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TD42 GQ
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Discussion Starter · #1 ·
I've been looking at ways to display and monitor temperatures on the GQ. Since it's a 1991 TD42 there's no OBD to pick up on.
When I get the W2A intercooler finished I'll want to measure the performance of that as well.

One of those Banks I-Dash things would be nice, but once the costs of sensors and interfaces are added up it becomes very expensive and cumbersome.
There's also the option of using multiple gauges, round or the rectangular Auberins style, but that gets messy as well.
I'd be nice to integrate everything into a single neat display that would fit anywhere.

Anyway... I like playing around with new tech, so I grabbed a Raspberry Pi Pico, a cheap OLED display and some temperature sensors.
Below, is the start of a 4-sensor monitor and display with settable alarm points.
Font Line Display device Electronic signage Gas


If any sensor exceeds a preset temperature, the relevant value is highlighted and an output, shown as the red LED below, is activated.
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Presently, the sensors are digital devices with very high precision but a maximum operating temperature of 150 degrees C, which would be ok for things like coolant, oil and air.
I'm not sure if 150 degrees would be enough for turbo outlet air, pre-intercooler.

I'm also surprised that something like this doesn't already exist at a reasonable price point. Maybe I just haven't looked hard enough.
 

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nissan
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My younger son sent me a pic of the Raspberry Pi Pico the other day. I forget what he’s doing with it.
I run a Raspberry Pi 3B as a bridge for some of my home security stuff. It connects non-Apple devices/sensors to Apple Homekit.

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Y2KGUII ZD Wgn
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@RickGQ I did some testing on my ZD30 a couple of years ago to get post and pre IC air temps, never got anywhere near 150c pre IC.
 

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TD42 GQ
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Discussion Starter · #4 ·
My younger son sent me a pic of the Raspberry Pi Pico the other day. I forget what he’s doing with it.
I run a Raspberry Pi 3B as a bridge for some of my home security stuff. It connects non-Apple devices/sensors to Apple Homekit.

View attachment 541491
The Pi Pico got my attention because of its excellent cost to performance ratio. I also wanted to learn about the Micropython scripting language.
All the bits and pieces were easy to get and cheap. I think I needed a reason to learn about these new technologies and making a system for the Patrol was just a good way to get motivated.
The sensors are TMP117 from TI. Four sensors can be placed on one 4-wire bus.
There's other sensor options available, from Maxim/Dallas 1-wire to PT100 or thermocouple interfaces.
However one of my aims is to minimize cables. I'd like to daisy chain all the engine sensors on one simple loom.

As for the Pi Pico, I had a simple display running within half an hour of the bits arriving. It's so easy, open source libraries are all over the internet.
Getting the bigger display and fonts to work was the hardest part so far.

Here's a look at the whole prototype. The Pi Pico, sensor modules and a display. The display and sensors all hang off the same 4-wire bus.
Passive circuit component Breadboard Circuit component Resistor Hardware programmer


Ultimately, a bigger display would be better. This one is 1.3", something like 2 to 2.5" would be easier to see.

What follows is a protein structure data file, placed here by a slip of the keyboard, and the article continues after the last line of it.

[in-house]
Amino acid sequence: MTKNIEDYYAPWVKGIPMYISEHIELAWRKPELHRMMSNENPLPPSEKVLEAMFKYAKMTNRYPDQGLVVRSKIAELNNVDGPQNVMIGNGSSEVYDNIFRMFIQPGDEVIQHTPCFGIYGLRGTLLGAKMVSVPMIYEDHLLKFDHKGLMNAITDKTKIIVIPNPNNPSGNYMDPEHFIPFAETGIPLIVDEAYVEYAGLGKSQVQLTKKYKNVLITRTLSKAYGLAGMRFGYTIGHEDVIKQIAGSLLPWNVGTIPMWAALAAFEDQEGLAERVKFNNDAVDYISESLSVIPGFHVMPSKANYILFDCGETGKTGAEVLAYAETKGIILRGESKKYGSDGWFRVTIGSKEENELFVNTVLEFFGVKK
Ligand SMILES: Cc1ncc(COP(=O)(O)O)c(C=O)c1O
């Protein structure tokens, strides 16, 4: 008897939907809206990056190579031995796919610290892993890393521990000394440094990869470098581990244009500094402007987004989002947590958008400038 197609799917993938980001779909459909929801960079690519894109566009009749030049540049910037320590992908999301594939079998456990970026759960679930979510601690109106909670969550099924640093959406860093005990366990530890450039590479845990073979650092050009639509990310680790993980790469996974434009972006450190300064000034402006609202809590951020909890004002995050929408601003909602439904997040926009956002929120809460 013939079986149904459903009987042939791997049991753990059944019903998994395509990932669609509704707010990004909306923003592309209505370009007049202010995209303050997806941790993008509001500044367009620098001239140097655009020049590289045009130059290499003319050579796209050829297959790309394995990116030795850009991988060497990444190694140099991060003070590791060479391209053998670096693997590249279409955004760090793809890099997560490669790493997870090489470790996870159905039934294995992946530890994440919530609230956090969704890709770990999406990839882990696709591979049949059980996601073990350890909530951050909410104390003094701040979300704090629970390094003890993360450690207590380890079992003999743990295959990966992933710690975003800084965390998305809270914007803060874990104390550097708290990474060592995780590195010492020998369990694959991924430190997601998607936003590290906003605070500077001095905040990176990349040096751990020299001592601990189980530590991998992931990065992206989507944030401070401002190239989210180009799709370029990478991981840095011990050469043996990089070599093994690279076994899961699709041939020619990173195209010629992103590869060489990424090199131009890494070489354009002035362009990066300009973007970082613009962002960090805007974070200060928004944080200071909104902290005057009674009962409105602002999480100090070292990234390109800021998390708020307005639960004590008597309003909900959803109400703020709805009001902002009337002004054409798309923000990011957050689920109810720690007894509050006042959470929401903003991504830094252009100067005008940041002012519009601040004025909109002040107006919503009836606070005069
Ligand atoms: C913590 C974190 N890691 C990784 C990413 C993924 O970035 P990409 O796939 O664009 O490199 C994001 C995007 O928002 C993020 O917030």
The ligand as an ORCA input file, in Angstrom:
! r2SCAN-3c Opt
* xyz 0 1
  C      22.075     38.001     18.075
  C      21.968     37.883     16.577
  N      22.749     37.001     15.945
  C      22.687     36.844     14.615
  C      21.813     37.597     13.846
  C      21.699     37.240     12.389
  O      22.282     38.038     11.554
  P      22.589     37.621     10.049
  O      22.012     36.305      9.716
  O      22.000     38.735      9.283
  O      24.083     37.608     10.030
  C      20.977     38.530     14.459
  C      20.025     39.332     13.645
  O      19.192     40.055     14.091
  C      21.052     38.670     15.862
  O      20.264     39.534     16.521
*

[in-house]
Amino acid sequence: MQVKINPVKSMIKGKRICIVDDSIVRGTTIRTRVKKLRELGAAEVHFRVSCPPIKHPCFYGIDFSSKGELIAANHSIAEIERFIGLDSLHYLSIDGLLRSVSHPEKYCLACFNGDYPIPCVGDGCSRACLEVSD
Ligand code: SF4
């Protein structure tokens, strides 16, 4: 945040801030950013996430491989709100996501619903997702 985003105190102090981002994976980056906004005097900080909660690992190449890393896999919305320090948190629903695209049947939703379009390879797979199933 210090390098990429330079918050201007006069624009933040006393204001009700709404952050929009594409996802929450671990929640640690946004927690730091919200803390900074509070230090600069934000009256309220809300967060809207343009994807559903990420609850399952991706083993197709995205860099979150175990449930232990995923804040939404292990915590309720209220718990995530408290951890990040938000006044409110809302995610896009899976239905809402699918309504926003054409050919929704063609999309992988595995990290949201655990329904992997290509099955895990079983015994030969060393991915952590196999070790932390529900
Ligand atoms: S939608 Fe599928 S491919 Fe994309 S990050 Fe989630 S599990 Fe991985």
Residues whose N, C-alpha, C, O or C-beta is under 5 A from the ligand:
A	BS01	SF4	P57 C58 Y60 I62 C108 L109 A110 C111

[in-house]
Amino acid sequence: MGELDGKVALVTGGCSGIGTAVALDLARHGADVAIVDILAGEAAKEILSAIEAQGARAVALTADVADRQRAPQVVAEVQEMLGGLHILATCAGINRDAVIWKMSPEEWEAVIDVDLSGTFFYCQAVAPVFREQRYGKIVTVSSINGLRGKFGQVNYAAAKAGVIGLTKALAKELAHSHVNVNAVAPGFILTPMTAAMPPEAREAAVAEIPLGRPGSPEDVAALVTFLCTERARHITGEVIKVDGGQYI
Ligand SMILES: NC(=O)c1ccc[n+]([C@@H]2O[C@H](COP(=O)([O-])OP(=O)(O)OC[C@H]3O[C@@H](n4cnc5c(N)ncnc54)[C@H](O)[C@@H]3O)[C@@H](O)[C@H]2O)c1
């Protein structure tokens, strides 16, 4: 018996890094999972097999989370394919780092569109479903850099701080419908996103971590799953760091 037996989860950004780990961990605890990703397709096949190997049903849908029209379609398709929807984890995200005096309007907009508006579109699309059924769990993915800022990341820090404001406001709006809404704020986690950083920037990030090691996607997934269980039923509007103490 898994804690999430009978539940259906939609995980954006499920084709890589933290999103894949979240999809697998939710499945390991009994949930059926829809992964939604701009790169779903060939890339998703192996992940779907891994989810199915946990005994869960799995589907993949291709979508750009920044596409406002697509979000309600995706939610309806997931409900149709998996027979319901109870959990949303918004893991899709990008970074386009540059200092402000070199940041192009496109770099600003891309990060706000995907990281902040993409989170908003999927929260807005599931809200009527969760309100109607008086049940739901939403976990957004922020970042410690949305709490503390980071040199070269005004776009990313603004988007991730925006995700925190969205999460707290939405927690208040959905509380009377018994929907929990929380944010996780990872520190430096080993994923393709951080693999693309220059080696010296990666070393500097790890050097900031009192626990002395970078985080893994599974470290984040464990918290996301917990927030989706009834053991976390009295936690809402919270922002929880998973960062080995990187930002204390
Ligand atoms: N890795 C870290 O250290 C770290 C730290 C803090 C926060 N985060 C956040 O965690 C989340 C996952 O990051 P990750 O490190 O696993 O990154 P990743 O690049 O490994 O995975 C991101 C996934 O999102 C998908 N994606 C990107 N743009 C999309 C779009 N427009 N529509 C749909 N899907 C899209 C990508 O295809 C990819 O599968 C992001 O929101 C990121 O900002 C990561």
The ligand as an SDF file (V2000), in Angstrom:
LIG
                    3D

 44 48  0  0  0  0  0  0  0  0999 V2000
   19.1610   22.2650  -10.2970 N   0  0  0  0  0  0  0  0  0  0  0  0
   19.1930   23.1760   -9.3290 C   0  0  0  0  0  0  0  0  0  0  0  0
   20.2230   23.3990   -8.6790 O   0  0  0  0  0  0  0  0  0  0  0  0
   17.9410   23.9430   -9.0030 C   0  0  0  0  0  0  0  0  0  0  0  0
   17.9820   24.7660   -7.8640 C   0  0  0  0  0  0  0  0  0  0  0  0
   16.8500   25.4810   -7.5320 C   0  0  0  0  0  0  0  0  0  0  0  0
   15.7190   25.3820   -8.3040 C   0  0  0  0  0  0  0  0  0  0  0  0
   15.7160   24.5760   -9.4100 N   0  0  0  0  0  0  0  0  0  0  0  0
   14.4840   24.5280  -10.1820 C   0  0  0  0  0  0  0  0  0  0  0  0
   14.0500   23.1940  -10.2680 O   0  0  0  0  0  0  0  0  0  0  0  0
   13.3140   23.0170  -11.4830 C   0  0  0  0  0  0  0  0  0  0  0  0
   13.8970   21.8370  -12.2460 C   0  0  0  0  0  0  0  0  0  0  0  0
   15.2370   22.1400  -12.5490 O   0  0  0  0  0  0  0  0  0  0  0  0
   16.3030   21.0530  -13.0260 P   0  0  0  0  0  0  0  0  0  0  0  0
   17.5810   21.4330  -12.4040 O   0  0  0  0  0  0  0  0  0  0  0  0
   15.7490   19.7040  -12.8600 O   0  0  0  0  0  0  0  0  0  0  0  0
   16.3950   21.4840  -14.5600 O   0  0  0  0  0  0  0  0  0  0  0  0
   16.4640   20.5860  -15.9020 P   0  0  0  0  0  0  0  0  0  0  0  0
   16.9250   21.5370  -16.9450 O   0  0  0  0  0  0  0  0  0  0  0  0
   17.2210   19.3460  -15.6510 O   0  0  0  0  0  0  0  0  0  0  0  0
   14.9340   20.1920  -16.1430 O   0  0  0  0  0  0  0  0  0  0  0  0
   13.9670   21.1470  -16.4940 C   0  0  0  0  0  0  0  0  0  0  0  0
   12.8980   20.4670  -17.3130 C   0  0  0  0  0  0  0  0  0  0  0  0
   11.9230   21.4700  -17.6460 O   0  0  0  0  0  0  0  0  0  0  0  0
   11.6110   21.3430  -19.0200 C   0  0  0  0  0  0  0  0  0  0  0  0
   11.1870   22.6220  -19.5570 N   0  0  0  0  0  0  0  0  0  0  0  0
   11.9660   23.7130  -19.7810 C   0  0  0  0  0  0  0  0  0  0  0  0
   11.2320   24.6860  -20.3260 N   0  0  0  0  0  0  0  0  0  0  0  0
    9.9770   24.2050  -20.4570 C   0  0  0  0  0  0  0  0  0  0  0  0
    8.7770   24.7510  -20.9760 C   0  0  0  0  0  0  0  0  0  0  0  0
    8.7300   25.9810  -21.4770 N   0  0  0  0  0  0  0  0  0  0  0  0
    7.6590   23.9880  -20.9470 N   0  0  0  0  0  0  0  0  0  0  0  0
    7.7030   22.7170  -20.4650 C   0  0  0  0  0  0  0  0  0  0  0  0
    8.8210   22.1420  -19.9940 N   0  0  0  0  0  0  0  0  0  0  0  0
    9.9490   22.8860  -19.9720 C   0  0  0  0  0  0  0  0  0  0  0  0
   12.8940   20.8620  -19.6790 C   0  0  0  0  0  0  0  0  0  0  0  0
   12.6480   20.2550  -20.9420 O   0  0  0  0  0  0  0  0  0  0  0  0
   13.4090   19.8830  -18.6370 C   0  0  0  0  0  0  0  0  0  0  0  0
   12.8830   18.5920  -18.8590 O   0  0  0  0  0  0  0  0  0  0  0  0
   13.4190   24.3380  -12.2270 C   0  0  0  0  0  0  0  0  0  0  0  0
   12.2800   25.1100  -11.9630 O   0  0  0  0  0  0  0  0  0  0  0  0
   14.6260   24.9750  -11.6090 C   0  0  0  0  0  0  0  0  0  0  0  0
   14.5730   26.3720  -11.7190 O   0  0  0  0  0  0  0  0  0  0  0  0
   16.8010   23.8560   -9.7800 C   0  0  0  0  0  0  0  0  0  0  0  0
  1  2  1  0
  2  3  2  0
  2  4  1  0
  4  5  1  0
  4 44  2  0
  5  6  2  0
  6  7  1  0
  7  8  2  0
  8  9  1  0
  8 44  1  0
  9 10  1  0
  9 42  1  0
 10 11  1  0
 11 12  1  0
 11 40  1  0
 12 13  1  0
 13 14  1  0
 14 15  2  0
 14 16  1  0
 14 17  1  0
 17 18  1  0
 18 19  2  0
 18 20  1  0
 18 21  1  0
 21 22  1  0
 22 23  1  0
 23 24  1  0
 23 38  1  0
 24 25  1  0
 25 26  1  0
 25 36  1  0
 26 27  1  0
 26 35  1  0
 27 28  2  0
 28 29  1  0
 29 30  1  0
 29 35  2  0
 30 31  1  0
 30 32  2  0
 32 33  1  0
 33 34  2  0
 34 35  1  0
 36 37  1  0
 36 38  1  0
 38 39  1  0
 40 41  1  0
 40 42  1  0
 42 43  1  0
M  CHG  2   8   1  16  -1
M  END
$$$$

A peak hold function is in the works as well.
Push a button to view the maximum temps.
Hold the button to clear the maximums and start over.
 

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Discussion Starter · #5 ·
@RickGQ I did some testing on my ZD30 a couple of years ago to get post and pre IC air temps, never got anywhere near 150c pre IC.
Yes, in my testing with a K-type thermocouple the post-turbo temperature got up to 116 degrees on a sustained hill climb. I took the result with a grain of salt because the TC would have lost some heat to the crossover duct casting. More recent tests with an exposed tip TC saw a faster response and peak temp stayed around 116 degrees.
So yes, the TMP117 sensors, with their 150 degree rating, should be ok, as well as being very accurate.

Another thing worth doing is pre-and-post turbo EGT. This Pi Pico setup can handle thermocouples using a little interface board.
So, EGTs with preset alarms and peak hold.
Ultimately this little display could replace all my aftermarket gauges, with great precision, and display exactly what I want to see.
 

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Discussion Starter · #6 ·
Got a 2-page setup working.
There's the "Now" page, which shows the immediate sensor readings. If there's any alert states, those would be highlighted, in addition to a buzzer and light output, as they come and go.
Font Display device Electronic signage Signage Gas


Then there's the "Maximums" page, identified by a border, which shows the peak values as well as any alerts that may have occurred. So, for example, we could do a hill climb or a beach run and check for results afterwards, without the need to monitor the display while busy driving.
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Discussion Starter · #7 ·
Looking around at displays, found this 2.4" OLED, it's much easier to read than the 1.3" OLED that I started with.
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You do realise that you’re going to have to turn this into a commercial product. Say, something that might sit nicely beside an Ecutalk :)
 

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I'm really interested in this. Are you able to put a kit together for someone to build themselves?

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Discussion Starter · #10 ·
You do realise that you’re going to have to turn this into a commercial product. Say, something that might sit nicely beside an Ecutalk :)
I'm really interested in this. Are you able to put a kit together for someone to build themselves?

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Still early days, concept stage.
Getting a kit or commercial product together is a big step forward from a concept on the workbench.
If I stick to Micropython and the Pi Pico, then a kit or complete hardware platform could be the way to go, with the python code available publicly. I'm using open source libraries here after all. The trick is putting them all together to make something useful.
 

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Discussion Starter · #11 · (Edited)